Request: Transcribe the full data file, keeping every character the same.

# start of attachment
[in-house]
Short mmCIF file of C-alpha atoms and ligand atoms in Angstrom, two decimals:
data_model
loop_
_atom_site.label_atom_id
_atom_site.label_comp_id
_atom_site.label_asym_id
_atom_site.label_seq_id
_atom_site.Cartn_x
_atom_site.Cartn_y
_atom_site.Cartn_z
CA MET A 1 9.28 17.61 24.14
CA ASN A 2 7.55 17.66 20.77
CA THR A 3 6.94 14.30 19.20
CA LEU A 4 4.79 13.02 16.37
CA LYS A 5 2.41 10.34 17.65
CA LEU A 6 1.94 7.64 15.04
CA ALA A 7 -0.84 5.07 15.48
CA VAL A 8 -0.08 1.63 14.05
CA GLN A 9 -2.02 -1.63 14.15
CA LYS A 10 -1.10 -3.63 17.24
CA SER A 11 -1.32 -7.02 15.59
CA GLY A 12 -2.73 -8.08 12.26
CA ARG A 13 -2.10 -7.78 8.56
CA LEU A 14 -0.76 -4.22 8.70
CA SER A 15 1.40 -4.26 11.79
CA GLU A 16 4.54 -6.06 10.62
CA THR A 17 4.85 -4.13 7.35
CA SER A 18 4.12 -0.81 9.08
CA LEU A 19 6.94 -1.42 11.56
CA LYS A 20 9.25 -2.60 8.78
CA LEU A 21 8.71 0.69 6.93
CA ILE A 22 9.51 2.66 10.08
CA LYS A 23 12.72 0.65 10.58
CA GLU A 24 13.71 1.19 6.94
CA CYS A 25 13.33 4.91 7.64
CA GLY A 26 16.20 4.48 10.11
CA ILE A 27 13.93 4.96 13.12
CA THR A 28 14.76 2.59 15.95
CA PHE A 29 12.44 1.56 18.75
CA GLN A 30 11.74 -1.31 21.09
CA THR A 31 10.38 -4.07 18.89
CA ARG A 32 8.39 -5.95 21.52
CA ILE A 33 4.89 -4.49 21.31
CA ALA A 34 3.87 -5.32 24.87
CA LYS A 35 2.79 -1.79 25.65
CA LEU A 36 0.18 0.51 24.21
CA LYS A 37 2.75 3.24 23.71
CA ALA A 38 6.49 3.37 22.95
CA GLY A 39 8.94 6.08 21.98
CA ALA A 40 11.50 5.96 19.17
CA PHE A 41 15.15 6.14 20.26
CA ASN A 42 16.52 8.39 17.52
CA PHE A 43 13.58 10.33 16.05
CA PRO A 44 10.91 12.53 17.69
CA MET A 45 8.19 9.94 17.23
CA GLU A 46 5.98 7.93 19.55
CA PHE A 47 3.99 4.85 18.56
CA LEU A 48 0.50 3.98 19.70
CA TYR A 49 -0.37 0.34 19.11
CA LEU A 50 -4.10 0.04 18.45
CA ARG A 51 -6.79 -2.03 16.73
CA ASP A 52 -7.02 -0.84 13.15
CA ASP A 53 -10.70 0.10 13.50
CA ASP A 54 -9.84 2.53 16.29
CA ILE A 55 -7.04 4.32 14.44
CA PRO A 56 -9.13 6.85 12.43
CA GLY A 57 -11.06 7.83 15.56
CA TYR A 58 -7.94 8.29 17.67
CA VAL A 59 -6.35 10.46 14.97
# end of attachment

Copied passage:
[in-house]
Short mmCIF file of C-alpha atoms and ligand atoms in Angstrom, two decimals:
data_model
loop_
_atom_site.label_atom_id
_atom_site.label_comp_id
_atom_site.label_asym_id
_atom_site.label_seq_id
_atom_site.Cartn_x
_atom_site.Cartn_y
_atom_site.Cartn_z
CA MET A 1 9.28 17.61 24.14
CA ASN A 2 7.55 17.66 20.77
CA THR A 3 6.94 14.30 19.20
CA LEU A 4 4.79 13.02 16.37
CA LYS A 5 2.41 10.34 17.65
CA LEU A 6 1.94 7.64 15.04
CA ALA A 7 -0.84 5.07 15.48
CA VAL A 8 -0.08 1.63 14.05
CA GLN A 9 -2.02 -1.63 14.15
CA LYS A 10 -1.10 -3.63 17.24
CA SER A 11 -1.32 -7.02 15.59
CA GLY A 12 -2.73 -8.08 12.26
CA ARG A 13 -2.10 -7.78 8.56
CA LEU A 14 -0.76 -4.22 8.70
CA SER A 15 1.40 -4.26 11.79
CA GLU A 16 4.54 -6.06 10.62
CA THR A 17 4.85 -4.13 7.35
CA SER A 18 4.12 -0.81 9.08
CA LEU A 19 6.94 -1.42 11.56
CA LYS A 20 9.25 -2.60 8.78
CA LEU A 21 8.71 0.69 6.93
CA ILE A 22 9.51 2.66 10.08
CA LYS A 23 12.72 0.65 10.58
CA GLU A 24 13.71 1.19 6.94
CA CYS A 25 13.33 4.91 7.64
CA GLY A 26 16.20 4.48 10.11
CA ILE A 27 13.93 4.96 13.12
CA THR A 28 14.76 2.59 15.95
CA PHE A 29 12.44 1.56 18.75
CA GLN A 30 11.74 -1.31 21.09
CA THR A 31 10.38 -4.07 18.89
CA ARG A 32 8.39 -5.95 21.52
CA ILE A 33 4.89 -4.49 21.31
CA ALA A 34 3.87 -5.32 24.87
CA LYS A 35 2.79 -1.79 25.65
CA LEU A 36 0.18 0.51 24.21
CA LYS A 37 2.75 3.24 23.71
CA ALA A 38 6.49 3.37 22.95
CA GLY A 39 8.94 6.08 21.98
CA ALA A 40 11.50 5.96 19.17
CA PHE A 41 15.15 6.14 20.26
CA ASN A 42 16.52 8.39 17.52
CA PHE A 43 13.58 10.33 16.05
CA PRO A 44 10.91 12.53 17.69
CA MET A 45 8.19 9.94 17.23
CA GLU A 46 5.98 7.93 19.55
CA PHE A 47 3.99 4.85 18.56
CA LEU A 48 0.50 3.98 19.70
CA TYR A 49 -0.37 0.34 19.11
CA LEU A 50 -4.10 0.04 18.45
CA ARG A 51 -6.79 -2.03 16.73
CA ASP A 52 -7.02 -0.84 13.15
CA ASP A 53 -10.70 0.10 13.50
CA ASP A 54 -9.84 2.53 16.29
CA ILE A 55 -7.04 4.32 14.44
CA PRO A 56 -9.13 6.85 12.43
CA GLY A 57 -11.06 7.83 15.56
CA TYR A 58 -7.94 8.29 17.67
CA VAL A 59 -6.35 10.46 14.97